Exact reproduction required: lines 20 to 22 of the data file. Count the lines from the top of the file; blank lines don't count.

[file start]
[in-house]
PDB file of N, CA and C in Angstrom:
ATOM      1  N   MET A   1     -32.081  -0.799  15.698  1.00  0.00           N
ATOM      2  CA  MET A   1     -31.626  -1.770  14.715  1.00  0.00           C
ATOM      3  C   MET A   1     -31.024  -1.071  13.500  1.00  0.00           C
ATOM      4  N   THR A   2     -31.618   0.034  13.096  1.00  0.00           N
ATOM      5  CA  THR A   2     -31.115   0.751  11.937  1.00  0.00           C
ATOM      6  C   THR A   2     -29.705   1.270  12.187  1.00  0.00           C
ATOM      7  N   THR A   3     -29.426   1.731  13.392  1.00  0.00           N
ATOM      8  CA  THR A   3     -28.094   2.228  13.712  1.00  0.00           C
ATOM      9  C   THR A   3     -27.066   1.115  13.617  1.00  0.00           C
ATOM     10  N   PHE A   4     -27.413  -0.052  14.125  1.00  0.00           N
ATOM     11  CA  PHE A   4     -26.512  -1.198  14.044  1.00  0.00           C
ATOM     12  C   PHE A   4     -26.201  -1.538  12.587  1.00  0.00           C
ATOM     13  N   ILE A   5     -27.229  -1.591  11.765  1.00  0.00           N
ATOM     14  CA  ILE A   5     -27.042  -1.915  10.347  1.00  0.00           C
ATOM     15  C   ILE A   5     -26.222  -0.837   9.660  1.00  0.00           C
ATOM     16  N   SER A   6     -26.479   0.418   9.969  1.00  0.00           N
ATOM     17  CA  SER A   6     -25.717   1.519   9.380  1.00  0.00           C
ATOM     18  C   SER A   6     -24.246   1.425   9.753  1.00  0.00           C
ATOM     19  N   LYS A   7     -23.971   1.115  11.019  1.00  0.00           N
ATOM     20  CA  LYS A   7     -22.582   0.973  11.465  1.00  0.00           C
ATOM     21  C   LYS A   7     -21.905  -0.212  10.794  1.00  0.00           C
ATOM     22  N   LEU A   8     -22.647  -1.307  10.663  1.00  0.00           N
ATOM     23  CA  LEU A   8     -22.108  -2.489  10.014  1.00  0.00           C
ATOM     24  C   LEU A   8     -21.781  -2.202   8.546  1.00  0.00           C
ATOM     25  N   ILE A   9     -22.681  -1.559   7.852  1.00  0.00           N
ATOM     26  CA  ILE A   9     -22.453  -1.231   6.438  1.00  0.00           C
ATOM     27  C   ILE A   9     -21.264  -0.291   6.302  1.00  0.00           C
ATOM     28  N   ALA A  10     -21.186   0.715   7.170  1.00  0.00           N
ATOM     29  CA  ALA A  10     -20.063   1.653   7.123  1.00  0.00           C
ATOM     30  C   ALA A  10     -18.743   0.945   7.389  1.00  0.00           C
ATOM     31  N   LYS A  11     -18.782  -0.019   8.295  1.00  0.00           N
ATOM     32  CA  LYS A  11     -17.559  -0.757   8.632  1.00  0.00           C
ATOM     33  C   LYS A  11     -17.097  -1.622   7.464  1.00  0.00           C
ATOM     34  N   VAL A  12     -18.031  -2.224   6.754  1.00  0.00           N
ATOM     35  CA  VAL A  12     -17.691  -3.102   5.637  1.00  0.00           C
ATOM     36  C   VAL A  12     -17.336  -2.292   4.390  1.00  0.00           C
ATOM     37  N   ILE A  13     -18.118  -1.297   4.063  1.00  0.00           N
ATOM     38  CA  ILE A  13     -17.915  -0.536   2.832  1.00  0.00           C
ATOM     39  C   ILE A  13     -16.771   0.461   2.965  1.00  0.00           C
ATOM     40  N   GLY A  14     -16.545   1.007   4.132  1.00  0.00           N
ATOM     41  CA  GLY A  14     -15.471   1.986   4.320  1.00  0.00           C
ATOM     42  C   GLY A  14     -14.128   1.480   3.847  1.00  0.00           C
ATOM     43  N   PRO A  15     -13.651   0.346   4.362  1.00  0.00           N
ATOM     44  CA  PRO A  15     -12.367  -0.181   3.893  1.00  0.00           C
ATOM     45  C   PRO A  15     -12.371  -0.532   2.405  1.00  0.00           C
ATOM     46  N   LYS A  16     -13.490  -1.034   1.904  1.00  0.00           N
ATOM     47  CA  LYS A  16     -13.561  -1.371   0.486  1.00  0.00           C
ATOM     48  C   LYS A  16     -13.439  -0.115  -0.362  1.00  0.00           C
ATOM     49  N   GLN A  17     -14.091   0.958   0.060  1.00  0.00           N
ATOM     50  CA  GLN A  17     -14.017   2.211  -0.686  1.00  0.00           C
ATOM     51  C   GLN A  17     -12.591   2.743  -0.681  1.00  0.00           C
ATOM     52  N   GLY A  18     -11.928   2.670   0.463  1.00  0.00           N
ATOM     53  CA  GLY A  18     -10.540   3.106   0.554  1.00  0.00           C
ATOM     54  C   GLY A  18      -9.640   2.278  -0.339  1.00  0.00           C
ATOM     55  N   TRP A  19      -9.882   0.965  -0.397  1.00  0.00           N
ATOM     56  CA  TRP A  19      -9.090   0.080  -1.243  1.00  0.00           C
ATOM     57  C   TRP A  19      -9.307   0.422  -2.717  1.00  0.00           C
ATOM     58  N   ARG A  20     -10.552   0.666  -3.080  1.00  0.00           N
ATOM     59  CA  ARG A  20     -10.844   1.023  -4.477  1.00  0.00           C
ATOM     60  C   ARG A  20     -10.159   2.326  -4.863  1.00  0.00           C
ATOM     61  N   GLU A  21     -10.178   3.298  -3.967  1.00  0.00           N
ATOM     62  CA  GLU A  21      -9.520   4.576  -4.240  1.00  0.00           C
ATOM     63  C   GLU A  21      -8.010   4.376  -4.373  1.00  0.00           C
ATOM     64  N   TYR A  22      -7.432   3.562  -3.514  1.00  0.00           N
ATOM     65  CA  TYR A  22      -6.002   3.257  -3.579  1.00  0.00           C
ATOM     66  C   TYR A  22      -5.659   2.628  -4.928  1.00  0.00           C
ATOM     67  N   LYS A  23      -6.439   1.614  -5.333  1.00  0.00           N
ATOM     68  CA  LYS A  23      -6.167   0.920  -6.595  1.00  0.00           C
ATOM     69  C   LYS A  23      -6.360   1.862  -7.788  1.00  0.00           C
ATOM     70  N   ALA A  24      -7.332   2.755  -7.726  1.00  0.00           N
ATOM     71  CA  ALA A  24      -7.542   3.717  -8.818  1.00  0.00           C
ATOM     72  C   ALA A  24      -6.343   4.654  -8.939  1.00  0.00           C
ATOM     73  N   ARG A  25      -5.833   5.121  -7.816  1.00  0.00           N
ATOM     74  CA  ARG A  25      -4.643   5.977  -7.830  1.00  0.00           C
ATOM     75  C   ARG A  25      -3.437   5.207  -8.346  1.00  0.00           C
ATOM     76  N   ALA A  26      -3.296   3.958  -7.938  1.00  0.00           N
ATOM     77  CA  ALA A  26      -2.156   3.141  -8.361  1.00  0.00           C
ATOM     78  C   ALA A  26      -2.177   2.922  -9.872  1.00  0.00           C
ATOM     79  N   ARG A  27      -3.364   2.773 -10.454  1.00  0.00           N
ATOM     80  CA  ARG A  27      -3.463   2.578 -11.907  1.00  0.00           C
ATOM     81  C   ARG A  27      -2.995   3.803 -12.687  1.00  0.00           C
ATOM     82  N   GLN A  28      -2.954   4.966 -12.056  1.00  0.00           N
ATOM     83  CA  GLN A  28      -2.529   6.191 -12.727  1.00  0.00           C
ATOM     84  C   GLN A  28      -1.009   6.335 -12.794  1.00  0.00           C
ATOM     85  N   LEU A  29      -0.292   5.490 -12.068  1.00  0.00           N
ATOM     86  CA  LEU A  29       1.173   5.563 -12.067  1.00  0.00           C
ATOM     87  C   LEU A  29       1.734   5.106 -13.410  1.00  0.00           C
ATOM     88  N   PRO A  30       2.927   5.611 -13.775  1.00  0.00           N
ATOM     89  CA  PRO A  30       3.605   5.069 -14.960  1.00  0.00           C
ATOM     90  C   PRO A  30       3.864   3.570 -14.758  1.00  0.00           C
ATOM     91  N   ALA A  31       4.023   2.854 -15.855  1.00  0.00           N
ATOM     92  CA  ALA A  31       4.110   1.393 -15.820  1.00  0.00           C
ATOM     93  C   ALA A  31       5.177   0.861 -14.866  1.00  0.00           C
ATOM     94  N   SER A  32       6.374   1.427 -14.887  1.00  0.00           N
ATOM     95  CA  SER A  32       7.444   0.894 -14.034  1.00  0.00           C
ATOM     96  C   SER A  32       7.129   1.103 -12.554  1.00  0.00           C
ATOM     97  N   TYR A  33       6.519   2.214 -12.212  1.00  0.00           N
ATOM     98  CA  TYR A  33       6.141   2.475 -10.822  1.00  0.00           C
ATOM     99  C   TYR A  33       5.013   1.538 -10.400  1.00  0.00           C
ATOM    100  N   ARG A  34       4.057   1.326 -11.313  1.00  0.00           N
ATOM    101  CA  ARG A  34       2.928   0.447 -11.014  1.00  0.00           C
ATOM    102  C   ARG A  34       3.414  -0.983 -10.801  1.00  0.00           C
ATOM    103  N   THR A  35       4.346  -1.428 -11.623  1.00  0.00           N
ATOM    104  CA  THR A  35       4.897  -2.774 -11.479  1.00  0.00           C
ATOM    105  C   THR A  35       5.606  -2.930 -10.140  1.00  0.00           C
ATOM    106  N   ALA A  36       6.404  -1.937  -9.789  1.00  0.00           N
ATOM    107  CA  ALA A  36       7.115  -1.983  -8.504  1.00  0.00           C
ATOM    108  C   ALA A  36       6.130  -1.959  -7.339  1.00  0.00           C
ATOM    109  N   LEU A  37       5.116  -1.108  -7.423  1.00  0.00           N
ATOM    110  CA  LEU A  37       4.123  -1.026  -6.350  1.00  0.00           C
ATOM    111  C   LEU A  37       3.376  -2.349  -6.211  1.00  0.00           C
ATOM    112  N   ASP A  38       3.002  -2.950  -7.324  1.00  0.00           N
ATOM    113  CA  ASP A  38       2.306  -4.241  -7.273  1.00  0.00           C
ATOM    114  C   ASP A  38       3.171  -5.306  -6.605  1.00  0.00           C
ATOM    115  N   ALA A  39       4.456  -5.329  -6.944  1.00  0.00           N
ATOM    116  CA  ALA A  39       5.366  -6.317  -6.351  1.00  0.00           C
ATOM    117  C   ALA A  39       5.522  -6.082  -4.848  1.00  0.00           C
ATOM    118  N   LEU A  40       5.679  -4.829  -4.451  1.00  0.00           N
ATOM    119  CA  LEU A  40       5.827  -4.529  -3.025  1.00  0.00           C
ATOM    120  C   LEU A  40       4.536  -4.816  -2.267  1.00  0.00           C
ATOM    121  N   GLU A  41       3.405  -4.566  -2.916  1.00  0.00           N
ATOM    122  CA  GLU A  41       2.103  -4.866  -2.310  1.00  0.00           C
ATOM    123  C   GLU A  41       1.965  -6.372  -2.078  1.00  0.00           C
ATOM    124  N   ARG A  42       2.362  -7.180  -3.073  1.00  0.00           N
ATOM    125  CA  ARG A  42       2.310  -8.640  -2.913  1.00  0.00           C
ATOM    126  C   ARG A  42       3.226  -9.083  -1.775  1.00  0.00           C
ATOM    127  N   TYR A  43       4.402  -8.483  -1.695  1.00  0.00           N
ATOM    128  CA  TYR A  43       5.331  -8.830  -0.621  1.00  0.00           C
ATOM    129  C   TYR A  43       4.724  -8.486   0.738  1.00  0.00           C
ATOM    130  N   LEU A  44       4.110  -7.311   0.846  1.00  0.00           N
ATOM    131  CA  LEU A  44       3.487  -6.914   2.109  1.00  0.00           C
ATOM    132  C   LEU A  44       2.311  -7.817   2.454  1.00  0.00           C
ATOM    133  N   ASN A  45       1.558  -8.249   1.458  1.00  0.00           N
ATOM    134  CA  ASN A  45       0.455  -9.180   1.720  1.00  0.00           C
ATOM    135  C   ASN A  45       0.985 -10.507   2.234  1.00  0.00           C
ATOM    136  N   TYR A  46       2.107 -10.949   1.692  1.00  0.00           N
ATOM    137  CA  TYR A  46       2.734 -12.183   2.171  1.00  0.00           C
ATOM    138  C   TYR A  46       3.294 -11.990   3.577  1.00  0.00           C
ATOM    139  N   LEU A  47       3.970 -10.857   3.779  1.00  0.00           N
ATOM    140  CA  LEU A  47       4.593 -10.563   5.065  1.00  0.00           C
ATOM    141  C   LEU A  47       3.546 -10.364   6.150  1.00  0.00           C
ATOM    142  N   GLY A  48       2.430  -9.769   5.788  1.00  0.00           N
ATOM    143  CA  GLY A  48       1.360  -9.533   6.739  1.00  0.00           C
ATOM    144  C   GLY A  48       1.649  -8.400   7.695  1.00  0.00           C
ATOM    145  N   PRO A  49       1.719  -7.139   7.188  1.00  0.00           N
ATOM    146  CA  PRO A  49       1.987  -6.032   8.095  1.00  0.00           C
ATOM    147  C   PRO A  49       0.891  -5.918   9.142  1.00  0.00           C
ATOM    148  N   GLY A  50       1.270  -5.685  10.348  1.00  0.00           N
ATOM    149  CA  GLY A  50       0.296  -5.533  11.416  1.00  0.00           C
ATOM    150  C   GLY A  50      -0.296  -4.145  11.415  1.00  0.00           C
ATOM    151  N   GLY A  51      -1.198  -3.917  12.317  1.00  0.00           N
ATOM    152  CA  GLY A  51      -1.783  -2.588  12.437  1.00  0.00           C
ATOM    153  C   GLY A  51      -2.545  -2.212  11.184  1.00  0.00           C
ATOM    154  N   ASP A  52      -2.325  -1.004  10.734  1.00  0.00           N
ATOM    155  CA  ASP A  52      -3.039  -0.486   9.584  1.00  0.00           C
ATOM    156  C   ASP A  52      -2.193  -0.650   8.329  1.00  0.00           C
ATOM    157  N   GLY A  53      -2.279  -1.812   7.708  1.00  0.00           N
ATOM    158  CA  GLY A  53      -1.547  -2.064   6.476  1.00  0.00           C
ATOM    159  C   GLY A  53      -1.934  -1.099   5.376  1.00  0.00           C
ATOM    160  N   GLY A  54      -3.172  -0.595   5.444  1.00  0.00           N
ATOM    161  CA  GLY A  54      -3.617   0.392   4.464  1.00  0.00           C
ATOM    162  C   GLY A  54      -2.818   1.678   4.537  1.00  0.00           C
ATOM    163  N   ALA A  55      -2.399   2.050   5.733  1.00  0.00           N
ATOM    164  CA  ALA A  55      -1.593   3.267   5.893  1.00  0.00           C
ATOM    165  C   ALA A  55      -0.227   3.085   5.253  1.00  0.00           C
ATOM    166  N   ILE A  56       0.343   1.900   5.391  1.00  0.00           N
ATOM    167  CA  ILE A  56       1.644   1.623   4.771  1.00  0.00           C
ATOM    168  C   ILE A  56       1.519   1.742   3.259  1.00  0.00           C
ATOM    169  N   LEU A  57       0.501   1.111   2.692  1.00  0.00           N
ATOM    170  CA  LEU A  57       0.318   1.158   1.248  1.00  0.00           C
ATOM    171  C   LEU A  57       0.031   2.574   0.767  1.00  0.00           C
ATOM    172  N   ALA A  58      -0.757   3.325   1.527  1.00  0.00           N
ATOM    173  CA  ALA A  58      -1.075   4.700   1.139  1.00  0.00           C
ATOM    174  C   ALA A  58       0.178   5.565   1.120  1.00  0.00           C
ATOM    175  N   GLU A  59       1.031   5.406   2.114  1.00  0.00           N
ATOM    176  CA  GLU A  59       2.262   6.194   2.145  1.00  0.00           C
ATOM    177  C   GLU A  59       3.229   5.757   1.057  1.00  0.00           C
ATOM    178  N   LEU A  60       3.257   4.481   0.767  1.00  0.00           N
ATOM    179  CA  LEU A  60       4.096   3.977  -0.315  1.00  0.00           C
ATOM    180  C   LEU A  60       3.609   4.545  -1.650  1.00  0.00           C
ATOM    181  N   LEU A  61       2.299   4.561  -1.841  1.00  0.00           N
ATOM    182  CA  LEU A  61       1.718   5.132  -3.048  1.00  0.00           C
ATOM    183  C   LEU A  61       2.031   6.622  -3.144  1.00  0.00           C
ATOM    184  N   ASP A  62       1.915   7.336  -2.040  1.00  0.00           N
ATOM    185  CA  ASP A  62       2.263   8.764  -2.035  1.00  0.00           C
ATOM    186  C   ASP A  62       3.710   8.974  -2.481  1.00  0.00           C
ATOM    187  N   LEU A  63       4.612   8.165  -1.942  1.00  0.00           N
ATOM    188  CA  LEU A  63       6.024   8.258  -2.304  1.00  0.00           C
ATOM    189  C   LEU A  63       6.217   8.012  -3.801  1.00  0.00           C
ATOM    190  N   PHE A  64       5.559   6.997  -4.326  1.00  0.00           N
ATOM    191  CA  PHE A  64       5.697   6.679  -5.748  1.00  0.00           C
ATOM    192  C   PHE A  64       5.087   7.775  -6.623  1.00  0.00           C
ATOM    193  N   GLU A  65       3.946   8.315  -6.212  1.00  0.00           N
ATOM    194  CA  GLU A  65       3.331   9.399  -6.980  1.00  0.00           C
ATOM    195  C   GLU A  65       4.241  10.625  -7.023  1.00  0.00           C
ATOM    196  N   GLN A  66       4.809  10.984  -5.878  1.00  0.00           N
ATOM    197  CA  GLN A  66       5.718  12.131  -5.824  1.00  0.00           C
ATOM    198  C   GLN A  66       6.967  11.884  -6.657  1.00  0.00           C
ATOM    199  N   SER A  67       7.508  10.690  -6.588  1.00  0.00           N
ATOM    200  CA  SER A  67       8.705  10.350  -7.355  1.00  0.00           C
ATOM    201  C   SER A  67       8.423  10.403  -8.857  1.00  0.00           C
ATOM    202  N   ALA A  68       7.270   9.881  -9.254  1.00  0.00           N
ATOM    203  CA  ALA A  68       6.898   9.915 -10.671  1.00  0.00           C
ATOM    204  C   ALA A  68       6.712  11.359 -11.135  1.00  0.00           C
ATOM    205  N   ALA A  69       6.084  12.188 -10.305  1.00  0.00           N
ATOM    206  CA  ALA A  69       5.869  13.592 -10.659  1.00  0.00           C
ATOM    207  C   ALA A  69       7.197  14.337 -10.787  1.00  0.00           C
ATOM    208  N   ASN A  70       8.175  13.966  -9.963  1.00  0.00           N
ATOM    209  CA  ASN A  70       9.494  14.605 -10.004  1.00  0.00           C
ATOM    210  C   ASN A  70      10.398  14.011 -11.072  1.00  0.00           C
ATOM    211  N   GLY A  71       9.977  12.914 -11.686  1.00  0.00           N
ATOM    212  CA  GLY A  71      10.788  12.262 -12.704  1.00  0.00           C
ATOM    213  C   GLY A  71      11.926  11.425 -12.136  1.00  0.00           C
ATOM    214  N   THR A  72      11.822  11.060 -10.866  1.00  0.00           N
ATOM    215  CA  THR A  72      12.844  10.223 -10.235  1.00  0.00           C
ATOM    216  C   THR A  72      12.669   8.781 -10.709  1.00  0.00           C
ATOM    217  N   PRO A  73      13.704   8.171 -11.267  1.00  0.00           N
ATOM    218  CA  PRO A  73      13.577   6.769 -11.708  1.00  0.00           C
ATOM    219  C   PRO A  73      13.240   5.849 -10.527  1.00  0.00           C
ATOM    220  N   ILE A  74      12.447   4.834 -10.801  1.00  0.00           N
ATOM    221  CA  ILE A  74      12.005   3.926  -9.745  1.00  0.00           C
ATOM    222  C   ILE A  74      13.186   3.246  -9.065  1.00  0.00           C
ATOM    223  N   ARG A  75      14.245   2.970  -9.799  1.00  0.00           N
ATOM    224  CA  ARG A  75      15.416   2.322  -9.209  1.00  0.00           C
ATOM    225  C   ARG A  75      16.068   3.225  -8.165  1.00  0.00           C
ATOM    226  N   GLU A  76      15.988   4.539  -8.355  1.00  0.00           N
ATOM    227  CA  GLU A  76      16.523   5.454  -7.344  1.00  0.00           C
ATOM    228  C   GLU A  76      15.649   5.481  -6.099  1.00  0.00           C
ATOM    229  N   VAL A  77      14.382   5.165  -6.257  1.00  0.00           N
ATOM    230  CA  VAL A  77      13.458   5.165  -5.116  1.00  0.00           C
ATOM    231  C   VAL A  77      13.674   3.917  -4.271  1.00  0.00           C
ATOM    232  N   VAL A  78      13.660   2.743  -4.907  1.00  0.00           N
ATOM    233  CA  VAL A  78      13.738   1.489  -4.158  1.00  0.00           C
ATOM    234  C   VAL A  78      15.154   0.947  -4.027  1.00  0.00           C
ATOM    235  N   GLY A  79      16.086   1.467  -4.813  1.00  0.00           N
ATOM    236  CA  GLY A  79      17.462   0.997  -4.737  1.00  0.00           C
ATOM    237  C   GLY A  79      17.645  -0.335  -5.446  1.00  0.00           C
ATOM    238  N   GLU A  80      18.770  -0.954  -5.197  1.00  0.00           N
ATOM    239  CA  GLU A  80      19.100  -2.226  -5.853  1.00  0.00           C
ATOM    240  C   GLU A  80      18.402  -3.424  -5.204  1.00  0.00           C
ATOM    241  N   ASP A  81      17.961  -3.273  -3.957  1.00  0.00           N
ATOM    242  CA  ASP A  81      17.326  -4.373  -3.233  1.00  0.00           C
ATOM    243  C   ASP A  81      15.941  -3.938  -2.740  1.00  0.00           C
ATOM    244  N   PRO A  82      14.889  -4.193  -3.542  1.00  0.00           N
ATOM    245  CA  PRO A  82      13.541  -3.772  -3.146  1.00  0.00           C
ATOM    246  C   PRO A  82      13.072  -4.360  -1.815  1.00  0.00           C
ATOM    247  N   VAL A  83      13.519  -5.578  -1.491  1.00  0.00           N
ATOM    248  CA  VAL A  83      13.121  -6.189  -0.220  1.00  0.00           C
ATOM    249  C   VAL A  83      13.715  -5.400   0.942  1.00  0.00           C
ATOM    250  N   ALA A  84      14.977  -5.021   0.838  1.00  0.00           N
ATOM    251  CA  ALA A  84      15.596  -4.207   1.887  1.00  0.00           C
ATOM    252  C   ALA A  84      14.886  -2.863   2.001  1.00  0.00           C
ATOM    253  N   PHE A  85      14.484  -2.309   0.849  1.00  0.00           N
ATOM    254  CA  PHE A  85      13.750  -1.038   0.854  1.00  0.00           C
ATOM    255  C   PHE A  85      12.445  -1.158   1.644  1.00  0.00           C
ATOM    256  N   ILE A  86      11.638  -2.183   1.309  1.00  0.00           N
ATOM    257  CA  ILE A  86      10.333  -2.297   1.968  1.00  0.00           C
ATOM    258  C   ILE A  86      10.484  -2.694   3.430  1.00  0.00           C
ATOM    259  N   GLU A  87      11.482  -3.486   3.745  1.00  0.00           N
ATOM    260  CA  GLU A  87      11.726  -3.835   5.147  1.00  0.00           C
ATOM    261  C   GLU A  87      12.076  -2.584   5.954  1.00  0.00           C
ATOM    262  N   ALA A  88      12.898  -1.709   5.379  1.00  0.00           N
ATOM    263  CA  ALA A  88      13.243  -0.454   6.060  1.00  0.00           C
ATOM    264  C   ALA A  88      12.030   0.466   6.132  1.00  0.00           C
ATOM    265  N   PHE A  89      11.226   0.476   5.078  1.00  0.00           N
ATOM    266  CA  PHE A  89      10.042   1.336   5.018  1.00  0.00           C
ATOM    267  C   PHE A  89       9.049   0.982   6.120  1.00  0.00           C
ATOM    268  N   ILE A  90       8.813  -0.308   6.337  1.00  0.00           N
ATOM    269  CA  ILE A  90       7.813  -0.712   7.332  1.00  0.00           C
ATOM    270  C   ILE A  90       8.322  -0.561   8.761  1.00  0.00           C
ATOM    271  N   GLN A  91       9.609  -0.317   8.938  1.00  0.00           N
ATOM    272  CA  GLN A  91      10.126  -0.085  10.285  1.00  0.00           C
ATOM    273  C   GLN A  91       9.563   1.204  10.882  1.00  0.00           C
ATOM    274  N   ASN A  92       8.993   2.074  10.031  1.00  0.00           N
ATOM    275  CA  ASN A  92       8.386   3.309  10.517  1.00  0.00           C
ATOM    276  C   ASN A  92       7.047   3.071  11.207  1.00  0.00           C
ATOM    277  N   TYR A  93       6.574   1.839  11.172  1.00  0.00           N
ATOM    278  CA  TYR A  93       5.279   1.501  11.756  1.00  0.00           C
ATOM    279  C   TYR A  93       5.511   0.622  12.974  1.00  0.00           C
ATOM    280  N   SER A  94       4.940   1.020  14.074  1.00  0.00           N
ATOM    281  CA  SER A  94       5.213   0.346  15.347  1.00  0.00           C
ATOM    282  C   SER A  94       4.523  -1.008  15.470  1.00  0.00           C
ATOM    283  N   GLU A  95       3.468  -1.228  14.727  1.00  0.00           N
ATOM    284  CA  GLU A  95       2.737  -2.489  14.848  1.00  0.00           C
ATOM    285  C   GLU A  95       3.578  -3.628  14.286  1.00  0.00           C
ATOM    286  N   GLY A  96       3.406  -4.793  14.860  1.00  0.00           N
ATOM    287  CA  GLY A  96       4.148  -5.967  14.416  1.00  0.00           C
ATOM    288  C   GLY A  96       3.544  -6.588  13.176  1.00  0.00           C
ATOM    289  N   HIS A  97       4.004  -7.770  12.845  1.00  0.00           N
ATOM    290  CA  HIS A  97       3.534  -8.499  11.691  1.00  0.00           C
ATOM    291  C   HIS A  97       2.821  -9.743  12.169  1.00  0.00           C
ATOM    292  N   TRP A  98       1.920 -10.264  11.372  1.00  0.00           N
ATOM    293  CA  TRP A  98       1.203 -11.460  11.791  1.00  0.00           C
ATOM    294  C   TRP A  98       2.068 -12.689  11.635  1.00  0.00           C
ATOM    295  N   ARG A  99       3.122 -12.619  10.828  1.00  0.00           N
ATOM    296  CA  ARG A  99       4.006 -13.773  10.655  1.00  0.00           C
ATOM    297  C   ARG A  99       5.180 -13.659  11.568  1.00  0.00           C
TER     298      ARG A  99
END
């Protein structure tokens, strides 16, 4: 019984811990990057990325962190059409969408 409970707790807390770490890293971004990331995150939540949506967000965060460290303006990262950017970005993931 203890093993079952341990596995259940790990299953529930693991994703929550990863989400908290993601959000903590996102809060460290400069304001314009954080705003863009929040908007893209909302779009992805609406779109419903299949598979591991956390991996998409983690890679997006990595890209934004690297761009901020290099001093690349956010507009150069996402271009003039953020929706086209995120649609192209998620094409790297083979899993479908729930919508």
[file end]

ATOM     18  C   SER A   6     -24.246   1.425   9.753  1.00  0.00           C
ATOM     19  N   LYS A   7     -23.971   1.115  11.019  1.00  0.00           N
ATOM     20  CA  LYS A   7     -22.582   0.973  11.465  1.00  0.00           C